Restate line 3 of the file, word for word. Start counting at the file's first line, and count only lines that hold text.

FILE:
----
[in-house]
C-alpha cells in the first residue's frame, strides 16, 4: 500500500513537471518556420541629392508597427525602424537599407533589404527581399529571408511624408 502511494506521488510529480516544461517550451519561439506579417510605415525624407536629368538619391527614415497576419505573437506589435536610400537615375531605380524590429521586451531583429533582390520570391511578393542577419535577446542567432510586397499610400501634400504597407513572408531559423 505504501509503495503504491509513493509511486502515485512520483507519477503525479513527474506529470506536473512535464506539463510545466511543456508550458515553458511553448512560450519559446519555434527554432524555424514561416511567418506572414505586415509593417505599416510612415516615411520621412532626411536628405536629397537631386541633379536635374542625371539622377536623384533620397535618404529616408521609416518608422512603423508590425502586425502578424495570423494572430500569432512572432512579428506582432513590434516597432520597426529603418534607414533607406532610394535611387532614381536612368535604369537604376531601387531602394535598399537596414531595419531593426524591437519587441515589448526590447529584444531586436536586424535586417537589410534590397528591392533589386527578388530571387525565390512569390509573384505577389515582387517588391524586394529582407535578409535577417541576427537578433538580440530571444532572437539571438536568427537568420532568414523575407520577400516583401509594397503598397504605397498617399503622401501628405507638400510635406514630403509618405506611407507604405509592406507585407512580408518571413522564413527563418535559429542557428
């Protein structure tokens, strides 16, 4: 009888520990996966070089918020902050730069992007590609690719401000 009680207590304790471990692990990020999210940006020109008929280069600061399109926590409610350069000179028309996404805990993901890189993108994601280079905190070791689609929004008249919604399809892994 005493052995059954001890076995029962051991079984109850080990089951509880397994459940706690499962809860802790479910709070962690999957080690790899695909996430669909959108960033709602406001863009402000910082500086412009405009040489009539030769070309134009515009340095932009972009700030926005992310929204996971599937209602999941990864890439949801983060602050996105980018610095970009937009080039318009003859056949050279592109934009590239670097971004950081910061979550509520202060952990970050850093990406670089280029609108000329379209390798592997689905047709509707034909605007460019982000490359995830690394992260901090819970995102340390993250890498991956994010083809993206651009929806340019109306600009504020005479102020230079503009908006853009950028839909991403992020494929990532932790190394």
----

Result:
């Protein structure tokens, strides 16, 4: 009888520990996966070089918020902050730069992007590609690719401000 009680207590304790471990692990990020999210940006020109008929280069600061399109926590409610350069000179028309996404805990993901890189993108994601280079905190070791689609929004008249919604399809892994 005493052995059954001890076995029962051991079984109850080990089951509880397994459940706690499962809860802790479910709070962690999957080690790899695909996430669909959108960033709602406001863009402000910082500086412009405009040489009539030769070309134009515009340095932009972009700030926005992310929204996971599937209602999941990864890439949801983060602050996105980018610095970009937009080039318009003859056949050279592109934009590239670097971004950081910061979550509520202060952990970050850093990406670089280029609108000329379209390798592997689905047709509707034909605007460019982000490359995830690394992260901090819970995102340390993250890498991956994010083809993206651009929806340019109306600009504020005479102020230079503009908006853009950028839909991403992020494929990532932790190394």